The socio-politics of SOA
For years I have earned my living in creating P2P solutions for integration problems. P2P stands for both point-to-point and peer-to-peer. The technical architecture used back then was point to point; the responsibility for the solution was peer-to-peer.
Point-to-point integration has a strong tactical essence. Two programmers from two different departments find themselves in an ad-hoc team that has to realize ASAP (it's always ASAP) a business process that spans across the two departments' information systems. P#1 and P#2 figure out what has to be done: P#1 has to code 1-2 functions and P#2 has to introduce in his/her application some calls to those newly added functions by P#1. Probably the DBA gets involved too, as some data replication might be needed. Once they're through, QA goes in.
The QA team got many questions, and they might encounter many issues during their testing. But P#1 & P#2 are always around; they assume responsibility for their bilateral ad-hoc solution and are always helping when needed. When the code goes into production, our two good Ps are still there as 3rd level support. In general, production problems are not politically beneficial. P#1 and P#2, being constantly aware of their public image, are doing the best they can to support their solution. That's the peer-to-peer, or programmer-to-programmer nature of the point-to-point architecture.
P2P architecture is an Enterprise Architecture nightmare. Links of all kinds are created in an ad-hoc and uncontrolled fashion among pieces of codes. These links grow organically and prosper, just like URLs, without central control. Hubs of links are created around major functions and eventually Enterprise IT applications turn to be a single organic, complex system, as A.L. Barabasi interestingly describes in his book LINKED: The New Science of Networks. And there are no bots to perform a post-mortem link analysis like there's over the internet, so no one actually knows what is linked to what.
Still, in this mess, each one is aware of his/her 1st degree of links (just like in LinkedIn) – and that has its moral and business merits as previously described.
Service Oriented Architecture helps a lot in the removal of disordered links and the reestablishment of Enterprise Order. (Are p2p links equal the disordered del.icio.us tags, while Enterprise SOA represents yet another ontological desire to have one, decisive, in-control view of the world (Enterprise)? Are we seeing again the same patterns we've discussed in previous posts? I'd say we do. I'd say that management and control in a distributed world – and IT has become highly distributed in the past 5 years– will always face the same issues of chaos vs. order).
But one thing no one tells you about SOA is that it removes the chaotic links, along with the simple, intuitive, human (bottom-up) responsibility. Programmers are no longer peers. The direct and human relations that used to be between two point-to-pointers have gone. Once a service gets published in the services' registry, anyone with the right permissions can get a description of the service and invoke it in a standard, well-known manner.
But see what is happening to our faithful, passionate and responsible P#1 & P#2. Previously P#1 knew whoever touches his code; he was, most probably, part of the project as well. He was the one that explained, trained and gave permissions to use his "precious". But now, the SOA wall is erected between P#1 and the rest of the world. Under an Enterprise SOA, P#1 is becoming insignificant, losing his political basis. A service that is actually hiding his code can now be used without any of his intervention, as the registry is holding whatever information needed for the world to know how to utilize the service. And once P#1 and P#2 understand their new political situation they automatically become careless. As if the service mediates, not just the implementation behind its WSDL, but also the humans resposnsible for it.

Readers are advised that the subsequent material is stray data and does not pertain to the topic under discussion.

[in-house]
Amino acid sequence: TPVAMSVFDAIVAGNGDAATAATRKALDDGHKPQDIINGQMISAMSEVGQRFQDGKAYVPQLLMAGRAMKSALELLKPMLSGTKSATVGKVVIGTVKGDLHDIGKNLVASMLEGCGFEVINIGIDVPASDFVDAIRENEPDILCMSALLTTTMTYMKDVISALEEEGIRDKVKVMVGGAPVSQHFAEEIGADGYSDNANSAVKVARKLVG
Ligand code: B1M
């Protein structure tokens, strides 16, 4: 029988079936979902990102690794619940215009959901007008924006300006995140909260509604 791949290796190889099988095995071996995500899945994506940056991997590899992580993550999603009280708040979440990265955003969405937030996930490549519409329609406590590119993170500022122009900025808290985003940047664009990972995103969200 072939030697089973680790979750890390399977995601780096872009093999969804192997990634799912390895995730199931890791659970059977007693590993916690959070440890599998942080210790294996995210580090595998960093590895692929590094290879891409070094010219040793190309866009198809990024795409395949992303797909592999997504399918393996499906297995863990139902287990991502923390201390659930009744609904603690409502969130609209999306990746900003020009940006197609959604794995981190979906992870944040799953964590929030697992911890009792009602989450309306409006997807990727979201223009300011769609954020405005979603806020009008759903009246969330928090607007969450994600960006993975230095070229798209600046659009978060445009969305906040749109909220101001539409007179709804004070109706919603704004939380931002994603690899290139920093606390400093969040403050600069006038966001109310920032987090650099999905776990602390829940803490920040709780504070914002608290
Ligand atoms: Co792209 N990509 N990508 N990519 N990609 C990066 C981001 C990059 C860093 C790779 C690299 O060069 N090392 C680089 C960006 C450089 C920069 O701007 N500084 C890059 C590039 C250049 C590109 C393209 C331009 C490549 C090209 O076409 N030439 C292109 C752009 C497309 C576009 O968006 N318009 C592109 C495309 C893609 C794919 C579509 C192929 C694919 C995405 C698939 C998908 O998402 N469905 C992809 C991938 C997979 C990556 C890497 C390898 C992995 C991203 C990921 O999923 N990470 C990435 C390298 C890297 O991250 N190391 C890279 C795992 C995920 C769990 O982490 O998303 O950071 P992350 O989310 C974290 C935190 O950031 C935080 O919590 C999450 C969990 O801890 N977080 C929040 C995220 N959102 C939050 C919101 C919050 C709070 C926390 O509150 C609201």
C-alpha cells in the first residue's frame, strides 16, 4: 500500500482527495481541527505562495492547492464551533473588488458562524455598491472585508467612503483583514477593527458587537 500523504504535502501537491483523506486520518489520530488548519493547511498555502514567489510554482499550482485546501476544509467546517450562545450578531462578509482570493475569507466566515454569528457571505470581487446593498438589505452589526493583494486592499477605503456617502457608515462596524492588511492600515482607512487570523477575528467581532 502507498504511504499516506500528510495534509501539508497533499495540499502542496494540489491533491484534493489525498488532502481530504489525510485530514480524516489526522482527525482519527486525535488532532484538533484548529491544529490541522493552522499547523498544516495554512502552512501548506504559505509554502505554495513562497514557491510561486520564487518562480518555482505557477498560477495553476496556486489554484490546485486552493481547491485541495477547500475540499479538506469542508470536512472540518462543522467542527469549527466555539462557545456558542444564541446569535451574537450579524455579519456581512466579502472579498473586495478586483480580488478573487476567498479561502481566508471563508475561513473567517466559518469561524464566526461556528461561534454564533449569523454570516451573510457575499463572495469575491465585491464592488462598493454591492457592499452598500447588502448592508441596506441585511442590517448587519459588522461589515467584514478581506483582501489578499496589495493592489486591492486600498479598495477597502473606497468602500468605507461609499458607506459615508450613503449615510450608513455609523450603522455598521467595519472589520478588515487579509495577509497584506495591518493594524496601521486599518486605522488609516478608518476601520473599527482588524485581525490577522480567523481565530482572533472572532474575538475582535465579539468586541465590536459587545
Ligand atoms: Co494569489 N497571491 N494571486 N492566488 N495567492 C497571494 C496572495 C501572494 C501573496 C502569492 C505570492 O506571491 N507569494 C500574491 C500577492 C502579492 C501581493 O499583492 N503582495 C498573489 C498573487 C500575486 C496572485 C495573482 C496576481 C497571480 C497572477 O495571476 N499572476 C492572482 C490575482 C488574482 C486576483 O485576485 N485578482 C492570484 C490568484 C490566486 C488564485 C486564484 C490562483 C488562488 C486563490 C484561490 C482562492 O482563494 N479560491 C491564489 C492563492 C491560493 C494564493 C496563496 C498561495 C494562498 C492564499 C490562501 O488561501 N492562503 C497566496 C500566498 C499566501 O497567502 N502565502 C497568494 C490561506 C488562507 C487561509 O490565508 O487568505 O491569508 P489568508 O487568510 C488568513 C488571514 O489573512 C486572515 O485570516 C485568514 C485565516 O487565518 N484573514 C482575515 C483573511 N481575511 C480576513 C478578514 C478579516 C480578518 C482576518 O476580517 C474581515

Suddenly, testing and production support of composite applications (i.e. applications that orchestrate existing [web] services) become highly difficult. The invisibility introduced by the service façade makes the QA team less capable of pin-pointing the exact code that's doing the problem. When they discover a bug, P#1 and P#2 are really hard to trace down. Sometimes they discover that P#1 and P#2 are no longer in the company. Same goes for production issues.
I am a great believer of SOA; I have designed an SOA Hub that serves 250 applications with hundreds of services and millions of service invocations a day. I am telling my stories, so Enterprise SOA acceptance will become smoother and easier. I believe the difficult times SOA is facing in Enterprises is partially because of all those things vendors are not telling their customers.
What I've described here is something we have greatly suffered from in the first year of SOA implementation. It took us some time to figure out why the QA teams are complaining about SOA; why operation teams are highly dissatisfied with their problem tracking tools. But once we understood that P2P is radically different from SOA – not just in its technical aspects, but also in its socio-political aspects - we have developed special training packages that touched specifically these issues and we provided a new set of life-cycle administration tools, that incprporated knowledge we would normally ask P#1 & P#2 for, thus allowing QA and operation teams to accomplish their own tasks, without chasing down our good old Ps.